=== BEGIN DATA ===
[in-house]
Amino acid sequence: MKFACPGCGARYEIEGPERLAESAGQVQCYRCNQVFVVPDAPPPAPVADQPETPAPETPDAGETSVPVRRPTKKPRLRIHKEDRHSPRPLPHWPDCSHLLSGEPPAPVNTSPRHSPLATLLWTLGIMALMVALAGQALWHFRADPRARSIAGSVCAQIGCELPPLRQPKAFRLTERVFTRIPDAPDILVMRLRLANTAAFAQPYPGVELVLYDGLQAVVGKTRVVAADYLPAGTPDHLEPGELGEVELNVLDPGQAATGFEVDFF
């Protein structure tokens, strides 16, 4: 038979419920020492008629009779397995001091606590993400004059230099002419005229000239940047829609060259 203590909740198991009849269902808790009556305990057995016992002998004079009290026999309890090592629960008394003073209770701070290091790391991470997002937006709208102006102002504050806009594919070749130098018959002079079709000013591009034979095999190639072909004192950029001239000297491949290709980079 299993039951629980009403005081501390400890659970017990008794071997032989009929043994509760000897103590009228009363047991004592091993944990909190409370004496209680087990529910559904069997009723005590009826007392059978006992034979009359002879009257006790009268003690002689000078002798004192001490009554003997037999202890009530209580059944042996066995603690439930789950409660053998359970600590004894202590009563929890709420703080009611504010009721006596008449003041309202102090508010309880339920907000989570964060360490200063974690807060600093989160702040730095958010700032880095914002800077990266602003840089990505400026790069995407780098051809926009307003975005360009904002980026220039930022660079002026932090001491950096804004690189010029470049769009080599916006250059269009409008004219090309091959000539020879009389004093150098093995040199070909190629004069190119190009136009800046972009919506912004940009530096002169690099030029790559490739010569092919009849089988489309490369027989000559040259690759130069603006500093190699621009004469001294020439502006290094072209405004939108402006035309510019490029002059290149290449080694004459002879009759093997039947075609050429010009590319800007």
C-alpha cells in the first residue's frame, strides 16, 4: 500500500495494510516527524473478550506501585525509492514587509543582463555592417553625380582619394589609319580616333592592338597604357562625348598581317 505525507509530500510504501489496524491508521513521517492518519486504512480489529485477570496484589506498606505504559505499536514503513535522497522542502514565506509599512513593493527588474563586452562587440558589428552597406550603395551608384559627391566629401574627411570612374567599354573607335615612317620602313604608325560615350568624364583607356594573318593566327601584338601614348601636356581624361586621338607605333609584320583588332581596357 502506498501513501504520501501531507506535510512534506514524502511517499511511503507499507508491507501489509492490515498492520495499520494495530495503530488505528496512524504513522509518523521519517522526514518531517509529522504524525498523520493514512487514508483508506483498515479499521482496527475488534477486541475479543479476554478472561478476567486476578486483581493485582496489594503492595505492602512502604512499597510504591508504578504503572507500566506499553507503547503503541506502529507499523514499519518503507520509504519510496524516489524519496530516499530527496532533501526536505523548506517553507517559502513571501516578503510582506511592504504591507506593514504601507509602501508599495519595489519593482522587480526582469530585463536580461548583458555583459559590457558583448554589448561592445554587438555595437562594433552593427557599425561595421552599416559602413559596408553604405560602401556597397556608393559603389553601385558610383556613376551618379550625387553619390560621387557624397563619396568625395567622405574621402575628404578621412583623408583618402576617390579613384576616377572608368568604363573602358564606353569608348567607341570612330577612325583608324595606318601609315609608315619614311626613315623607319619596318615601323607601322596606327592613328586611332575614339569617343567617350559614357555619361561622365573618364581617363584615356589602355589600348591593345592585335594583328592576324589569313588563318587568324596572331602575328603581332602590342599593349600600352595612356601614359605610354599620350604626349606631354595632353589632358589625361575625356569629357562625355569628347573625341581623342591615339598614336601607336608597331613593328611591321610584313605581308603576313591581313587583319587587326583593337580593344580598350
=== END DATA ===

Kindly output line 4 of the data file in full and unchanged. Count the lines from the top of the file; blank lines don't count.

C-alpha cells in the first residue's frame, strides 16, 4: 500500500495494510516527524473478550506501585525509492514587509543582463555592417553625380582619394589609319580616333592592338597604357562625348598581317 505525507509530500510504501489496524491508521513521517492518519486504512480489529485477570496484589506498606505504559505499536514503513535522497522542502514565506509599512513593493527588474563586452562587440558589428552597406550603395551608384559627391566629401574627411570612374567599354573607335615612317620602313604608325560615350568624364583607356594573318593566327601584338601614348601636356581624361586621338607605333609584320583588332581596357 502506498501513501504520501501531507506535510512534506514524502511517499511511503507499507508491507501489509492490515498492520495499520494495530495503530488505528496512524504513522509518523521519517522526514518531517509529522504524525498523520493514512487514508483508506483498515479499521482496527475488534477486541475479543479476554478472561478476567486476578486483581493485582496489594503492595505492602512502604512499597510504591508504578504503572507500566506499553507503547503503541506502529507499523514499519518503507520509504519510496524516489524519496530516499530527496532533501526536505523548506517553507517559502513571501516578503510582506511592504504591507506593514504601507509602501508599495519595489519593482522587480526582469530585463536580461548583458555583459559590457558583448554589448561592445554587438555595437562594433552593427557599425561595421552599416559602413559596408553604405560602401556597397556608393559603389553601385558610383556613376551618379550625387553619390560621387557624397563619396568625395567622405574621402575628404578621412583623408583618402576617390579613384576616377572608368568604363573602358564606353569608348567607341570612330577612325583608324595606318601609315609608315619614311626613315623607319619596318615601323607601322596606327592613328586611332575614339569617343567617350559614357555619361561622365573618364581617363584615356589602355589600348591593345592585335594583328592576324589569313588563318587568324596572331602575328603581332602590342599593349600600352595612356601614359605610354599620350604626349606631354595632353589632358589625361575625356569629357562625355569628347573625341581623342591615339598614336601607336608597331613593328611591321610584313605581308603576313591581313587583319587587326583593337580593344580598350